Feeling defeated. Sad. Confused. Worried. Pissed off. Why is this so darn hard?
Let's throw in a huge melt down by Sophie this morning because her anxiety level as with all the rest of ours is at 10+. She just can't deal with this stress and is home today with me. Poor honey. Doorknob broke on the front door and the TV isn't working. What else?
Oh I get to go and have cavities filled at 3pm. Does it get any better than this? Pray they fit Robert on the plane. PRAY!
Tuesday, January 19, 2010
Monday, January 18, 2010
Secretary Napolitano has announced humanitarian parole for orphaned Haitian children.Please see the attached documents, which detail the announcement and fact sheet. Our gratitude goes out to everyone, including the Secretary, who contributed to this very good news for the orphaned children of Haiti.
The Iveys were very close to bringing home their four year old son Amos when the quake hit Haiti. We have all been watching the latest news and things do look hopeful! You will be blessed by hearing this song!
So far we have raised about $800 for the orphanage supplies for my husband to carry over. Please consider donating by using the pay pal button on the right. No amount is too small! Blessings and Updates coming your way.
Sunday, January 17, 2010
*My husband is NOT flying into PAP. I have had a couple questions as to "how he is getting in" and I would rather not discuss that right now. (I will explain later I promise!) Let's just say that if he is able to get Isaac's visa processed without having to be personally at the embassy this would be a huge blessing. The trip into PAP will be very risky and could be frightening for Isaac. But we do realize that this is likely the reality of the situation. Please pray that they are able to make it safely where they need to be and when they need to be there. And of course that they are full prepared with all the documents that they need and enough food, water and supplies for however long this might take.*
*My hubby will leave tomorrow for Florida. He will be staying in Florida for 24 hours before leaving to Haiti. During his time in Florida my Aunt will be going with him to stock up on supplies for Isaac's orphanage. Some of them will make it on his flight and the rest will be sent over day by day as there is room on the passenger flights. It would be such a huge blessing to be able to have Isaac leaves his friends behind in Haiti knowing that they have a nice little stockpile of the essentials that they will need- like baby formula and medicine. There is a great concern that as the days go by they will run out of supplies and they are too far out to be getting the aid that they will need anytime soon. I have added a paypal button on the right side of this blog for the next few days. If you feel able and lead- please consider making a donation so that we can help buy lots of supplies and cover the extra airfare costs to get the supplies to Haiti and bless them big time! That would be awesome. I did confirm earlier that they are totally out of diapers, snacks and extremely low on baby formula and food for the disabled children who are on "soft" diets.*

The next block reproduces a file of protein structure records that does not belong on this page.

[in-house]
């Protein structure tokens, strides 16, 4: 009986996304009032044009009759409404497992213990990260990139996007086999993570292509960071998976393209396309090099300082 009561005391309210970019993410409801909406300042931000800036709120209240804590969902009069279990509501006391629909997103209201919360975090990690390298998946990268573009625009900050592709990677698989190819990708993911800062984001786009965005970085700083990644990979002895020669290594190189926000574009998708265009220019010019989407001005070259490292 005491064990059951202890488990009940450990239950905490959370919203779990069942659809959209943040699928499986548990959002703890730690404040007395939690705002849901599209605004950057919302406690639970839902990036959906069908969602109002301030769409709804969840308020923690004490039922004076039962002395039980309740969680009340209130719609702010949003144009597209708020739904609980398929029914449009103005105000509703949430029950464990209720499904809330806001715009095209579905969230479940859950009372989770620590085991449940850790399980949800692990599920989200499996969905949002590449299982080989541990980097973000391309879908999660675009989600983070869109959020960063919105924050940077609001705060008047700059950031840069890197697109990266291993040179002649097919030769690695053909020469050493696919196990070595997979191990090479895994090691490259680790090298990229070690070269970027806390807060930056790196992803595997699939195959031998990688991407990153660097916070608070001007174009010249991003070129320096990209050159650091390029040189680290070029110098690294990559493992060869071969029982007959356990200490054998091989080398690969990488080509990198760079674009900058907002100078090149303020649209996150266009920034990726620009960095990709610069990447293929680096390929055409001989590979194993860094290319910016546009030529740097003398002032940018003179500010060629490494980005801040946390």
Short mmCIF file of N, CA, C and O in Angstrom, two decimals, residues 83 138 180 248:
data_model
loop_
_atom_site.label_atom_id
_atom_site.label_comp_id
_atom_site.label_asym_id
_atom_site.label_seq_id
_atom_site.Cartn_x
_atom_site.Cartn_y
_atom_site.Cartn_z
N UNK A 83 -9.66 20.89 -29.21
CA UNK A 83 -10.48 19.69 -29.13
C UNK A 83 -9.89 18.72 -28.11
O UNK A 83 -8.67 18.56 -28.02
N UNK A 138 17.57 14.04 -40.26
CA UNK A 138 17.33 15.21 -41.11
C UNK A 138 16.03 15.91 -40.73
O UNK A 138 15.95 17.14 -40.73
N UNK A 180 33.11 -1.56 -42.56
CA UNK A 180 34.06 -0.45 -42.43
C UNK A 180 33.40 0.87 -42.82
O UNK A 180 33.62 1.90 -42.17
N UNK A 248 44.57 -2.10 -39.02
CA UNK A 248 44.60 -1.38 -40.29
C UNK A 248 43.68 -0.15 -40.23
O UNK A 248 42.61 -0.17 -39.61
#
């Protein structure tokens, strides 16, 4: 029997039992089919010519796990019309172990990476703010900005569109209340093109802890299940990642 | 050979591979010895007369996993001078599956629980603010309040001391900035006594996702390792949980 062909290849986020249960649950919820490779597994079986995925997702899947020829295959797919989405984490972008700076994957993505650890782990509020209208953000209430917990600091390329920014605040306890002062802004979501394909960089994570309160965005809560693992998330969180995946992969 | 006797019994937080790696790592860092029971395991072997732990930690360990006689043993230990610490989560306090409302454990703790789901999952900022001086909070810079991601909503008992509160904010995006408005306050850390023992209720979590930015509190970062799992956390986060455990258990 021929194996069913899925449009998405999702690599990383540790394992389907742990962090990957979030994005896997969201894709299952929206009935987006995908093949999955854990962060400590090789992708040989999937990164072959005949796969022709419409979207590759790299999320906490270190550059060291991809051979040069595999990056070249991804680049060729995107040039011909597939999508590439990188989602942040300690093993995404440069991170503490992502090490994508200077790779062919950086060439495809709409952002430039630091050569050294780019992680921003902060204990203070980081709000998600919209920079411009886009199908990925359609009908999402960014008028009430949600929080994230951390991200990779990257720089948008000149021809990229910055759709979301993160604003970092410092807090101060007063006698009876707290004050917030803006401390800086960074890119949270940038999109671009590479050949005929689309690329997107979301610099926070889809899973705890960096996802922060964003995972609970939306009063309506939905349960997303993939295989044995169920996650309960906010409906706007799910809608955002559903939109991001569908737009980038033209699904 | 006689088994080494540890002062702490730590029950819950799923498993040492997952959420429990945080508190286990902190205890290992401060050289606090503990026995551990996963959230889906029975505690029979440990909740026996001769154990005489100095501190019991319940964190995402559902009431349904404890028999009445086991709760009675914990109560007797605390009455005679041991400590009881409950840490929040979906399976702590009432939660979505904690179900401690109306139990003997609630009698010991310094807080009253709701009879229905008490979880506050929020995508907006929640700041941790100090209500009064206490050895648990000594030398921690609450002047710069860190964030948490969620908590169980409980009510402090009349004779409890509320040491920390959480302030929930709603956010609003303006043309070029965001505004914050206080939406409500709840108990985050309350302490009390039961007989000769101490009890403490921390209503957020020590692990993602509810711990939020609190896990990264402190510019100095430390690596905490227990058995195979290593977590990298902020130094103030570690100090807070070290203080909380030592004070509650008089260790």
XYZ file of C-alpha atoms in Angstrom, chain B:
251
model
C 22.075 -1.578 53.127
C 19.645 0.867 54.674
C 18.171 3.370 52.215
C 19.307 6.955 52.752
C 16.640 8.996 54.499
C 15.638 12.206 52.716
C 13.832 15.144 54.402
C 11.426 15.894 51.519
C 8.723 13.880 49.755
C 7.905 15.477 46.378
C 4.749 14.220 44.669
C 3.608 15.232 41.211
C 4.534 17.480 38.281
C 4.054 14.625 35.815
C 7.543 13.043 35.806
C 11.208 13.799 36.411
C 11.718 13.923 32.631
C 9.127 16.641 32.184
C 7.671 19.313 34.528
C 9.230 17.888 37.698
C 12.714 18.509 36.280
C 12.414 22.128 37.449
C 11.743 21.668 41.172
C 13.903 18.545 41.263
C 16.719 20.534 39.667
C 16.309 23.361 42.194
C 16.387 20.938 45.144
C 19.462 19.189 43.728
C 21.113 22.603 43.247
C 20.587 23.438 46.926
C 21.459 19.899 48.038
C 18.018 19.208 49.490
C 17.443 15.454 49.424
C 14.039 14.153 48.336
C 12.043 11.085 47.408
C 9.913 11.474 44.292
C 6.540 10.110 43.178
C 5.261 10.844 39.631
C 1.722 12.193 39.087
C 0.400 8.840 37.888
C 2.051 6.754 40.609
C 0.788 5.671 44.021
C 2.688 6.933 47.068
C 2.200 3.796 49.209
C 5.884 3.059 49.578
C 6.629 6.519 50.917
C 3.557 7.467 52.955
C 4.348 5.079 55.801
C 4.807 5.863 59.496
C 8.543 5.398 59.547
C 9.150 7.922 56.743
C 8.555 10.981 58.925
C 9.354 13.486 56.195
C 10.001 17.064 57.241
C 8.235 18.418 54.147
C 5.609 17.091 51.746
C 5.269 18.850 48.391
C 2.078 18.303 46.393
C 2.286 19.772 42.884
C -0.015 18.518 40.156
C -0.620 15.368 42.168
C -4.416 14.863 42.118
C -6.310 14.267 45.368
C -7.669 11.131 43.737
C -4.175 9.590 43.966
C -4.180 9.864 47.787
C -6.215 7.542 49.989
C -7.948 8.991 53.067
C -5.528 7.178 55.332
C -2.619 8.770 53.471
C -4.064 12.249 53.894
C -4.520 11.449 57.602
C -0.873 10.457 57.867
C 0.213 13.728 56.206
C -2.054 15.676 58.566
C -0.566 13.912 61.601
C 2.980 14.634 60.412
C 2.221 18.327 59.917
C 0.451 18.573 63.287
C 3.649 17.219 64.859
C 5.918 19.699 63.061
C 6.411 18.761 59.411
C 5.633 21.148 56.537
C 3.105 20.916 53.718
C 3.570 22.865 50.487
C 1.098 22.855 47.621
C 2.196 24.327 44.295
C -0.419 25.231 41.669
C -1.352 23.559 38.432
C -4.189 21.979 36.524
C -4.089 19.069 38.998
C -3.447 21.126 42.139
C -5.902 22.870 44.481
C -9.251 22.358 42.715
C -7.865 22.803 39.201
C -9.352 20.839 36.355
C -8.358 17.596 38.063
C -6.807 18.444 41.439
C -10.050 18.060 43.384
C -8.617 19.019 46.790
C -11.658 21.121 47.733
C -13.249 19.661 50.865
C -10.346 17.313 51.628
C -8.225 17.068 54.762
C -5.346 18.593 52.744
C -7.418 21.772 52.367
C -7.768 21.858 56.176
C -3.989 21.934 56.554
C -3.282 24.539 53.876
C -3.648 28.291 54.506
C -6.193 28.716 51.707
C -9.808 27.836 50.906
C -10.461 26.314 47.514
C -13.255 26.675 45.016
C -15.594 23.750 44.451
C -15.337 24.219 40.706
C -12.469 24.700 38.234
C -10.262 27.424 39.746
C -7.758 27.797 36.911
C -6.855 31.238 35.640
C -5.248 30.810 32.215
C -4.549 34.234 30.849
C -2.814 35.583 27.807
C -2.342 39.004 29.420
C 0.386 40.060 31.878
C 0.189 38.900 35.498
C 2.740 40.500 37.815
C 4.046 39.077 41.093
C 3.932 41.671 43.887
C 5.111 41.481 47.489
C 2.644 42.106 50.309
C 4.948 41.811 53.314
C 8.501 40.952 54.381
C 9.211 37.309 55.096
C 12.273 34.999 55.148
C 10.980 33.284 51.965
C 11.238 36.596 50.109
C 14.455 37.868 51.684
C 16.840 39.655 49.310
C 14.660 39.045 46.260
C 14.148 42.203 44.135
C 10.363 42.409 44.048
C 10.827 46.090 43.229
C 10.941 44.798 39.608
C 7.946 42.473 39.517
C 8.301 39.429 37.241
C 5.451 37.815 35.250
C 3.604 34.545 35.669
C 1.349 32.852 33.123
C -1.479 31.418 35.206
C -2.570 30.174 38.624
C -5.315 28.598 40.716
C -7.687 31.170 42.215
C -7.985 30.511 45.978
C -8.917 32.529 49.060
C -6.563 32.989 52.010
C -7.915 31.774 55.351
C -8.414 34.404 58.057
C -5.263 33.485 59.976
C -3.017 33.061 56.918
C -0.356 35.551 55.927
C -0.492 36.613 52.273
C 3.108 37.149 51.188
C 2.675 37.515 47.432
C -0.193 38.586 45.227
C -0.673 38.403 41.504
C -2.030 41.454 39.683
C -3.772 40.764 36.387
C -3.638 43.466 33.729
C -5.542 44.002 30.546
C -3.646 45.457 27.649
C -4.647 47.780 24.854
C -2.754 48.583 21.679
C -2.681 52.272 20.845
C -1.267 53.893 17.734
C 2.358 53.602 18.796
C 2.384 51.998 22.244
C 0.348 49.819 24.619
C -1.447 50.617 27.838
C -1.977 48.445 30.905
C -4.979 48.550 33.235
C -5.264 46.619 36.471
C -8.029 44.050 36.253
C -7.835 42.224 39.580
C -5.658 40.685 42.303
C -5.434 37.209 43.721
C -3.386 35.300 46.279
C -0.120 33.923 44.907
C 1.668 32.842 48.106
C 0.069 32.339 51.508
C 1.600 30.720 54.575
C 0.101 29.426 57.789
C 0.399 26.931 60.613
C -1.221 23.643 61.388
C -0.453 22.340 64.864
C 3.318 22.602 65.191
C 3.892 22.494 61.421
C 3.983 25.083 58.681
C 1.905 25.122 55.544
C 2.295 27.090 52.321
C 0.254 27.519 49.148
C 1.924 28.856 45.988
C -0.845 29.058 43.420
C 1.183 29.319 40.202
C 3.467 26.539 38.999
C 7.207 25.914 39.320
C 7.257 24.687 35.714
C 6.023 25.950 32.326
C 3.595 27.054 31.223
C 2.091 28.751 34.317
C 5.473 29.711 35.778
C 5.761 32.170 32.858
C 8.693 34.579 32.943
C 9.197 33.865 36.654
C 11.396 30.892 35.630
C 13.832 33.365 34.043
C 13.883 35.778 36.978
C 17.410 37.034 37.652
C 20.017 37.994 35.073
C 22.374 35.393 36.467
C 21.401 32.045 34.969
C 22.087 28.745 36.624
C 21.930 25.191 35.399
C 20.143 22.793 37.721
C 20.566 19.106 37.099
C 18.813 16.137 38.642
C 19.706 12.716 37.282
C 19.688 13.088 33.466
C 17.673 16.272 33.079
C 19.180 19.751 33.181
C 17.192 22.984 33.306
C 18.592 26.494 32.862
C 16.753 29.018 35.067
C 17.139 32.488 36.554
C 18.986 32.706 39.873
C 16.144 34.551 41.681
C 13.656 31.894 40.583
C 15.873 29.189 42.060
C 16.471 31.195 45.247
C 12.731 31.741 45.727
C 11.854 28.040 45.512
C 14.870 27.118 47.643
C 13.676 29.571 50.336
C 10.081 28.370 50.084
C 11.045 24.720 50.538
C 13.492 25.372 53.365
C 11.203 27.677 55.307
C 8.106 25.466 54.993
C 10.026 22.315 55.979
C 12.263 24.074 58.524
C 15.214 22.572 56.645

*Please also pray for our children's hearts. We have noticed that since we bought Dad's tickets there has been a lot of edginess around the house amongst us all. The unknowns are very difficult for me- and I know that it must be very scary for the children.*
*Keep praying for Haiti. We heard this morning that Real Hope for Haiti has to move because the buildings are unstable- we are worried about our friends and wish that there was more we could do for them.*
If you are interested in hosting a child for medical care- please see the MAT blog later today and we will post some information on there. Thanks so much everyone! We feel your love and support and it means SO much. (Prayers for paperwork, provisions, and peace!)